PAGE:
Friday, April 13, 2001

Chao to compensate ill nuclear workers


Seeks extension on program start-up

By Katherine Rizzo
The Associated Press

        WASHINGTON — Labor Secretary Elaine Chao changed her mind and is willing to take charge of distributing compensation to nuclear weapons workers disabled or killed by Cold War-era exposure, a spokesman for Sen. George Voinovich said Thursday.

        Ms. Chao, however, is seeking an extension on a July 31 deadline for getting the program started, said Scott Milburn, the senator's press secretary.

Chao
Chao
        She also wants some changes in how rejected claims would be appealed, he said.

        Labor Department officials spent much of Thursday on the phone with senators and Senate aides trying to build support for the proposed changes.

        Congress gave the Labor Department $60.4 million to initiate the new entitlement program, reasoning it was well-prepared because Labor already runs three worker compensation programs.

        Ms. Chao had insisted her department lacked the resources needed to set up the program and said the Justice Department was better equipped.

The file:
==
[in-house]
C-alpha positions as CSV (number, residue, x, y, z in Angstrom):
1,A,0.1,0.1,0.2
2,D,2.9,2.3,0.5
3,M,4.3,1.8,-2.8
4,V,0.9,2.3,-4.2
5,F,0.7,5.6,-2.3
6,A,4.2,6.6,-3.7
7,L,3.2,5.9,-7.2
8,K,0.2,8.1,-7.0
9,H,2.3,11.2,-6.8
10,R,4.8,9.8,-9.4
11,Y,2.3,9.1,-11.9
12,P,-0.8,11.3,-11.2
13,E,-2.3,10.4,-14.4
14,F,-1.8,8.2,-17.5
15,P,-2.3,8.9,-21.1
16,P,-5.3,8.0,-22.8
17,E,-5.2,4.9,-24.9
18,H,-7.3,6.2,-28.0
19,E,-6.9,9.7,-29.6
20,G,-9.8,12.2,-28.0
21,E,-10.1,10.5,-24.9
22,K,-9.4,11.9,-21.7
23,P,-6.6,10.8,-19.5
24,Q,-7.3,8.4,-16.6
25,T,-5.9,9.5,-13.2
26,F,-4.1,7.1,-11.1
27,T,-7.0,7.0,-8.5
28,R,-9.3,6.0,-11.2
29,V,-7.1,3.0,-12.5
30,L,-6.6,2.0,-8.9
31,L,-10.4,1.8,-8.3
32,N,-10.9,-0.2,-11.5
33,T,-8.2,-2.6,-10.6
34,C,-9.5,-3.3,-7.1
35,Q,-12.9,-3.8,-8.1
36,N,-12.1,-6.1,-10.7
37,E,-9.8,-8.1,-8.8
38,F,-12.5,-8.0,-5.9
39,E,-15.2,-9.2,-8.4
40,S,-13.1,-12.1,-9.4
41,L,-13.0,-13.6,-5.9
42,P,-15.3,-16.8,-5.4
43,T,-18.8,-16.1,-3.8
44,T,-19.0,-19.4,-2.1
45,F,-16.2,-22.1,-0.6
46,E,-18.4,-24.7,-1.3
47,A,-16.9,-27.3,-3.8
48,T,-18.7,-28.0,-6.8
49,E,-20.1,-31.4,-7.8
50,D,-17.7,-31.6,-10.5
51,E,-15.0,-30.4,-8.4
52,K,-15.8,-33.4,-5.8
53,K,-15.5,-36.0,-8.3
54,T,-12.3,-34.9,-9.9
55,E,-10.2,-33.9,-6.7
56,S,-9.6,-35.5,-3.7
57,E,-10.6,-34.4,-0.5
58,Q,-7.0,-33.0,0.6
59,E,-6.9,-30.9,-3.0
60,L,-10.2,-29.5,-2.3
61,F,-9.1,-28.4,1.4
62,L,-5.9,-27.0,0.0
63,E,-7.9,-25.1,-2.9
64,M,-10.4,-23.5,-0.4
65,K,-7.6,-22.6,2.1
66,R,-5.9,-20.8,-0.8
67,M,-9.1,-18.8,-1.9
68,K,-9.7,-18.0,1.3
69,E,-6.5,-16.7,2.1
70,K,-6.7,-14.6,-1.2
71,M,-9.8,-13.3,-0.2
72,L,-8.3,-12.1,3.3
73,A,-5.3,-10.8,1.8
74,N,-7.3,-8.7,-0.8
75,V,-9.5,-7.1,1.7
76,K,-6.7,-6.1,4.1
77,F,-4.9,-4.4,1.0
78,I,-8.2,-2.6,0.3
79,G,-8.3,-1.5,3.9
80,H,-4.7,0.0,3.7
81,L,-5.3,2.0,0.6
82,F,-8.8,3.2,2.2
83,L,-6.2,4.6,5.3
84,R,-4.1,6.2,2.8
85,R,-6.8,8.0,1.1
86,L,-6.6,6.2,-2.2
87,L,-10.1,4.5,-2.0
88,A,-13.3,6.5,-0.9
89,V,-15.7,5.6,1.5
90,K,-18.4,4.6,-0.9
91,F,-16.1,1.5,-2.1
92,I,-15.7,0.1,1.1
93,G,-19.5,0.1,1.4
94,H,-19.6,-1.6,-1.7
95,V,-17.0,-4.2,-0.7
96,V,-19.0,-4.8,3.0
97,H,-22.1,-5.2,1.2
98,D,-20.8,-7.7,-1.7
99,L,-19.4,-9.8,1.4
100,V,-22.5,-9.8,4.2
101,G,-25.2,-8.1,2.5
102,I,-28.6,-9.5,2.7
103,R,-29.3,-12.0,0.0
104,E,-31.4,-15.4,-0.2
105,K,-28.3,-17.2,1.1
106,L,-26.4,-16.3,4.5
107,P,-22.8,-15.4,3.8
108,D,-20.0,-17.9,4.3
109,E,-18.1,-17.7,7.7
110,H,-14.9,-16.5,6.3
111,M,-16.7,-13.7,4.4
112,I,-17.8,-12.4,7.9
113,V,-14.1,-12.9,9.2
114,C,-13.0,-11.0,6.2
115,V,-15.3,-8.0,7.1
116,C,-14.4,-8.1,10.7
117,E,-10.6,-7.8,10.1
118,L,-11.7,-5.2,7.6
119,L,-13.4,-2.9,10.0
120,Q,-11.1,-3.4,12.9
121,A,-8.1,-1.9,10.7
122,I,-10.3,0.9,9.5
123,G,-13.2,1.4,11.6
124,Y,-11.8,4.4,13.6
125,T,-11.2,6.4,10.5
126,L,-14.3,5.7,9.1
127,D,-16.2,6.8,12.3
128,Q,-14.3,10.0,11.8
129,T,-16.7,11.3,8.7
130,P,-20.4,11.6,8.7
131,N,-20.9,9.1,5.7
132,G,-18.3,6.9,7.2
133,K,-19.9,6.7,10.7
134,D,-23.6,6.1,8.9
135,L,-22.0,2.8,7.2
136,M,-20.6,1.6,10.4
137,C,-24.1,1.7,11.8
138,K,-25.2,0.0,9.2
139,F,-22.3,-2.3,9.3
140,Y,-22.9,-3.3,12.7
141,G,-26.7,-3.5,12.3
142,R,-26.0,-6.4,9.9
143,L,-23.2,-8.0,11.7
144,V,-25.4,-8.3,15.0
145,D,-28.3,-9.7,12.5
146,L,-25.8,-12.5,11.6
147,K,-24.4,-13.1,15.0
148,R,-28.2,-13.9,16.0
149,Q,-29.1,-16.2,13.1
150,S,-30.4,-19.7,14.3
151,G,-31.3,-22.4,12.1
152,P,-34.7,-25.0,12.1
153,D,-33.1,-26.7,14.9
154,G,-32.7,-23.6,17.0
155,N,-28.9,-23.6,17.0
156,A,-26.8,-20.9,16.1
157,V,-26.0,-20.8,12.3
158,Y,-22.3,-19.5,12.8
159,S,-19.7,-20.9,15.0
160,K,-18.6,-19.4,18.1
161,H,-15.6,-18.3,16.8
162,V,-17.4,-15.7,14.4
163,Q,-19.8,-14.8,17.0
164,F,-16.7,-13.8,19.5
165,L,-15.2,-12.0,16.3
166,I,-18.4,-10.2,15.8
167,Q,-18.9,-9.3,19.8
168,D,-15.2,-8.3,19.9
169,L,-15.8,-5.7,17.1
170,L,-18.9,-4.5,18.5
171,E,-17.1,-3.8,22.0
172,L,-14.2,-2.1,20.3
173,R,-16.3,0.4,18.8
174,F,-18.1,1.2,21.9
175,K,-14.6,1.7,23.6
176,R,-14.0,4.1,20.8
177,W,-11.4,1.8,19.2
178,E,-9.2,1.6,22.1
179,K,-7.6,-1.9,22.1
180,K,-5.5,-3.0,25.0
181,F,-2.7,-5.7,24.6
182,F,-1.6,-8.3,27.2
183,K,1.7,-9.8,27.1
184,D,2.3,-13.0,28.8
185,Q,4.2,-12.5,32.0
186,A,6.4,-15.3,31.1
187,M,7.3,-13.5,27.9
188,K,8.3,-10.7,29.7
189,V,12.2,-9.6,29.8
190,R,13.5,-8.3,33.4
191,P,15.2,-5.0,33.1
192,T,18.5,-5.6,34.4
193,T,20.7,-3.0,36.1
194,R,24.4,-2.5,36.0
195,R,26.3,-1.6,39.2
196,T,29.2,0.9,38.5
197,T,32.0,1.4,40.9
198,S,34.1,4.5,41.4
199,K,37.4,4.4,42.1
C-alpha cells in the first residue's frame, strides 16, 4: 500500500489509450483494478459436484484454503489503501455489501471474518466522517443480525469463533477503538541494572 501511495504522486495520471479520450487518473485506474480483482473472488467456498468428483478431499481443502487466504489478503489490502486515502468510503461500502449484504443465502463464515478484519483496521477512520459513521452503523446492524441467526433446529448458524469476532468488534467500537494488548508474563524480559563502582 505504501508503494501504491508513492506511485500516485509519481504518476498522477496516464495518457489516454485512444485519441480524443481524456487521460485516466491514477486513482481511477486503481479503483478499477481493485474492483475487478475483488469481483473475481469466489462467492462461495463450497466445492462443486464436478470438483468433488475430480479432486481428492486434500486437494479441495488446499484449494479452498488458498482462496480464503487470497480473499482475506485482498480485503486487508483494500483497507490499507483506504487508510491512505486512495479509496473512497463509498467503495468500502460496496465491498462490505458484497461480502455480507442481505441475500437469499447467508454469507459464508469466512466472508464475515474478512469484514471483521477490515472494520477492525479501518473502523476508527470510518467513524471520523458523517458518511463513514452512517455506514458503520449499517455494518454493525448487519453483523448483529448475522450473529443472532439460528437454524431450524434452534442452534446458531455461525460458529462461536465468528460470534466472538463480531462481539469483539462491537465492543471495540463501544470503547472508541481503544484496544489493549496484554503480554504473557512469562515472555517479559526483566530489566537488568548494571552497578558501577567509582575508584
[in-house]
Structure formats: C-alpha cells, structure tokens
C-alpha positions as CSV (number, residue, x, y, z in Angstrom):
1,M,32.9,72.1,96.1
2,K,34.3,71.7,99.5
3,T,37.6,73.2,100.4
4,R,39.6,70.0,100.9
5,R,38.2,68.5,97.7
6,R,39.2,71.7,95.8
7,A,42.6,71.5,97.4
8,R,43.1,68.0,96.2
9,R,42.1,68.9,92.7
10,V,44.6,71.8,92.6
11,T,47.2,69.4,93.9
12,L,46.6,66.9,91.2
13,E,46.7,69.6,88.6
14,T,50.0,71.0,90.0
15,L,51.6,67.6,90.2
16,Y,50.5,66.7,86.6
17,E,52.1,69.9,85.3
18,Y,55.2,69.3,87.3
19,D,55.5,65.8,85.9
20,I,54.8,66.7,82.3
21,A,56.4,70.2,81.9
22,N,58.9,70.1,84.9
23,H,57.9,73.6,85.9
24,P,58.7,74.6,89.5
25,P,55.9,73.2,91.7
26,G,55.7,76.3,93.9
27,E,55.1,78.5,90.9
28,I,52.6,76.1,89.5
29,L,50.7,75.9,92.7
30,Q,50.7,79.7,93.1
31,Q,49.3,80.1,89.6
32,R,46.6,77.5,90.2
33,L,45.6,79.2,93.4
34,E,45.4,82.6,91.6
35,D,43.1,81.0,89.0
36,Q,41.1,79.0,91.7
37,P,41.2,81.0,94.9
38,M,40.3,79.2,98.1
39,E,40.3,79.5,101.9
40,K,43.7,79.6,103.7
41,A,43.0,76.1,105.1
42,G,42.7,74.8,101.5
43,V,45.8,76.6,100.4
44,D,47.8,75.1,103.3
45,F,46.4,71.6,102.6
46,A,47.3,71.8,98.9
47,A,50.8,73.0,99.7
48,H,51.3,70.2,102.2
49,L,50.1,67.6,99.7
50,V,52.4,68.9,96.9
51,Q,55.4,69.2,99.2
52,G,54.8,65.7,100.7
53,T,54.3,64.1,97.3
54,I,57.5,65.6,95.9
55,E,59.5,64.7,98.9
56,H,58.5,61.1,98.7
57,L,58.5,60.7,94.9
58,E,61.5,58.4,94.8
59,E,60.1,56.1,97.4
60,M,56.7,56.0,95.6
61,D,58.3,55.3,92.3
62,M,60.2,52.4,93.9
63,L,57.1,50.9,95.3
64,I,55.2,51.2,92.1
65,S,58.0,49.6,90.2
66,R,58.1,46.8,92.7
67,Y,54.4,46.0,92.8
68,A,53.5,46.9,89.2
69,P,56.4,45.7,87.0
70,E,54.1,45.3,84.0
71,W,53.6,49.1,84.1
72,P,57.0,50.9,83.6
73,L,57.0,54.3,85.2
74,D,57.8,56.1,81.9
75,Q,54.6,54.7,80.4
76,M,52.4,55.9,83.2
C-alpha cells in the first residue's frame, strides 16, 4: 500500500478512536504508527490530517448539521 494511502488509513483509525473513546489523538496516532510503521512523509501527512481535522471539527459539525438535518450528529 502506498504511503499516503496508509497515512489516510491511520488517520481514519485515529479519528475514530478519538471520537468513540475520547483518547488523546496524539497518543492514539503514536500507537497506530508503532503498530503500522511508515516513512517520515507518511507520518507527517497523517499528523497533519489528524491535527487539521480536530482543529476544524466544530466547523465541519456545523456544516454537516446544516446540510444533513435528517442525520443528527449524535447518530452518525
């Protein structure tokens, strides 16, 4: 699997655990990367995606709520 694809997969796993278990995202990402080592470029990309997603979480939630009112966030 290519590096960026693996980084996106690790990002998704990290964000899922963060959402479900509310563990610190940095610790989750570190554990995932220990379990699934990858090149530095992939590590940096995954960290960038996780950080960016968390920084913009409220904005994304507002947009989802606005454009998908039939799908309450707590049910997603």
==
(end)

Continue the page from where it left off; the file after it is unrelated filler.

Lawmakers who worked hardest to get the program enacted quickly told the White House they opposed moving it. Ten House members introduced a bill to force the Labor Department to run the program for workers who became ill from being exposed to uranium dust, beryllium particles or lung-clogging silica.

ON THE NET
    Text of compensation law and preliminary list of sites prepared by Department of Energy.
        Nuclear workers in Paducah, Ky., also turned their union hall into an impromptu phone bank. They repeatedly contacted the offices of Sen. Mitch McConnell, R-Ky., urging him to persuade Ms. Chao to run the program. Mr. McConnell is married to Ms. Chao.

        The new program offers lifetime medical care and $150,000 to ailing workers who were employed in the nuclear weapons complex, at factories that worked for the Energy Department, or at nuclear test sites in Alaska and Nevada.

        By law, the government should be prepared to accept benefit applications on July 31.

        The new program is limited to those with radiation-related cancer, silicosis or chronic beryllium disease. Eligibility rules for some workers have been set by law, and the Labor Department must work out qualification guidelines for the rest.

        About 600,000 people worked in the weapons complex during the Cold War.

        The Energy Department preliminarily identified 317 sites in 37 states where exposed workers might qualify for benefits.
       A toll-free number set up by that department to field requests has logged more than 19,000 calls. The toll-free information line is (877) 447-9756.
       



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